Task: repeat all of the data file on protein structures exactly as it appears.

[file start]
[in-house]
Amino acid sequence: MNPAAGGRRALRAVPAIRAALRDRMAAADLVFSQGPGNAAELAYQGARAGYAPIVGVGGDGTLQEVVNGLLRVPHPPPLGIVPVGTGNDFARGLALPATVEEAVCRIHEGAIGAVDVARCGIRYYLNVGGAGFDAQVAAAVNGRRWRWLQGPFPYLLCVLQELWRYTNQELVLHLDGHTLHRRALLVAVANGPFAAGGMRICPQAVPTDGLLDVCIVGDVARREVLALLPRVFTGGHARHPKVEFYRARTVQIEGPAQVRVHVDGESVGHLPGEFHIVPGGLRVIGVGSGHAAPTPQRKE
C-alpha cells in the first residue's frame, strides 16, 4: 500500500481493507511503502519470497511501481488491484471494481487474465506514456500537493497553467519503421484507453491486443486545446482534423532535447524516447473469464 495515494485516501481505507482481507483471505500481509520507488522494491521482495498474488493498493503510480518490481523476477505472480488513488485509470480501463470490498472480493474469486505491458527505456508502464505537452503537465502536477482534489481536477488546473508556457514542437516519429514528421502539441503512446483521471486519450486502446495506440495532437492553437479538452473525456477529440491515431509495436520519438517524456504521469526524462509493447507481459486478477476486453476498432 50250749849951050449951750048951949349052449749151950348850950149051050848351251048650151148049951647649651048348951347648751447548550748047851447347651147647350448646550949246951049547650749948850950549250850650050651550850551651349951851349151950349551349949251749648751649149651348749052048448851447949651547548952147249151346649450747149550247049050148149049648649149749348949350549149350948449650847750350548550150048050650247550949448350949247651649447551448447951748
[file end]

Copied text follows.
[in-house]
Amino acid sequence: MNPAAGGRRALRAVPAIRAALRDRMAAADLVFSQGPGNAAELAYQGARAGYAPIVGVGGDGTLQEVVNGLLRVPHPPPLGIVPVGTGNDFARGLALPATVEEAVCRIHEGAIGAVDVARCGIRYYLNVGGAGFDAQVAAAVNGRRWRWLQGPFPYLLCVLQELWRYTNQELVLHLDGHTLHRRALLVAVANGPFAAGGMRICPQAVPTDGLLDVCIVGDVARREVLALLPRVFTGGHARHPKVEFYRARTVQIEGPAQVRVHVDGESVGHLPGEFHIVPGGLRVIGVGSGHAAPTPQRKE
C-alpha cells in the first residue's frame, strides 16, 4: 500500500481493507511503502519470497511501481488491484471494481487474465506514456500537493497553467519503421484507453491486443486545446482534423532535447524516447473469464 495515494485516501481505507482481507483471505500481509520507488522494491521482495498474488493498493503510480518490481523476477505472480488513488485509470480501463470490498472480493474469486505491458527505456508502464505537452503537465502536477482534489481536477488546473508556457514542437516519429514528421502539441503512446483521471486519450486502446495506440495532437492553437479538452473525456477529440491515431509495436520519438517524456504521469526524462509493447507481459486478477476486453476498432 50250749849951050449951750048951949349052449749151950348850950149051050848351251048650151148049951647649651048348951347648751447548550748047851447347651147647350448646550949246951049547650749948850950549250850650050651550850551651349951851349151950349551349949251749648751649149651348749052048448851447949651547548952147249151346649450747149550247049050148149049648649149749348949350549149350948449650847750350548550150048050650247550949448350949247651649447551448447951748